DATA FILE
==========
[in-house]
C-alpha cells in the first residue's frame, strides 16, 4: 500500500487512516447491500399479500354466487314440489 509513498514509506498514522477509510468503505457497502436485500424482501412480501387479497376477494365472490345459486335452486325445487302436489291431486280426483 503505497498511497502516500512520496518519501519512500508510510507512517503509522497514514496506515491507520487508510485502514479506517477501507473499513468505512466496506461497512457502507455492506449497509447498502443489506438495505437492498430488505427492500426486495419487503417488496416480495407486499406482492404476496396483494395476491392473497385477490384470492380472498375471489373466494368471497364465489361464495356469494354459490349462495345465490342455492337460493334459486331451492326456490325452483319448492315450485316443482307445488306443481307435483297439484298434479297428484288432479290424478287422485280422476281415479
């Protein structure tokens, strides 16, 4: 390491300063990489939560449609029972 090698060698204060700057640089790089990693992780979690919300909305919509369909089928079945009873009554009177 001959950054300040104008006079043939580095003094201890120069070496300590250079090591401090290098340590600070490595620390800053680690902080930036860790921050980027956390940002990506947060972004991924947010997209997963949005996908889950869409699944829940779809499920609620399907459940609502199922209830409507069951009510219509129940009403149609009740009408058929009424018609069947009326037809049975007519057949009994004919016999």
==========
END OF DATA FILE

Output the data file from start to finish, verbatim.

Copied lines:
[in-house]
C-alpha cells in the first residue's frame, strides 16, 4: 500500500487512516447491500399479500354466487314440489 509513498514509506498514522477509510468503505457497502436485500424482501412480501387479497376477494365472490345459486335452486325445487302436489291431486280426483 503505497498511497502516500512520496518519501519512500508510510507512517503509522497514514496506515491507520487508510485502514479506517477501507473499513468505512466496506461497512457502507455492506449497509447498502443489506438495505437492498430488505427492500426486495419487503417488496416480495407486499406482492404476496396483494395476491392473497385477490384470492380472498375471489373466494368471497364465489361464495356469494354459490349462495345465490342455492337460493334459486331451492326456490325452483319448492315450485316443482307445488306443481307435483297439484298434479297428484288432479290424478287422485280422476281415479
């Protein structure tokens, strides 16, 4: 390491300063990489939560449609029972 090698060698204060700057640089790089990693992780979690919300909305919509369909089928079945009873009554009177 001959950054300040104008006079043939580095003094201890120069070496300590250079090591401090290098340590600070490595620390800053680690902080930036860790921050980027956390940002990506947060972004991924947010997209997963949005996908889950869409699944829940779809499920609620399907459940609502199922209830409507069951009510219509129940009403149609009740009408058929009424018609069947009326037809049975007519057949009994004919016999």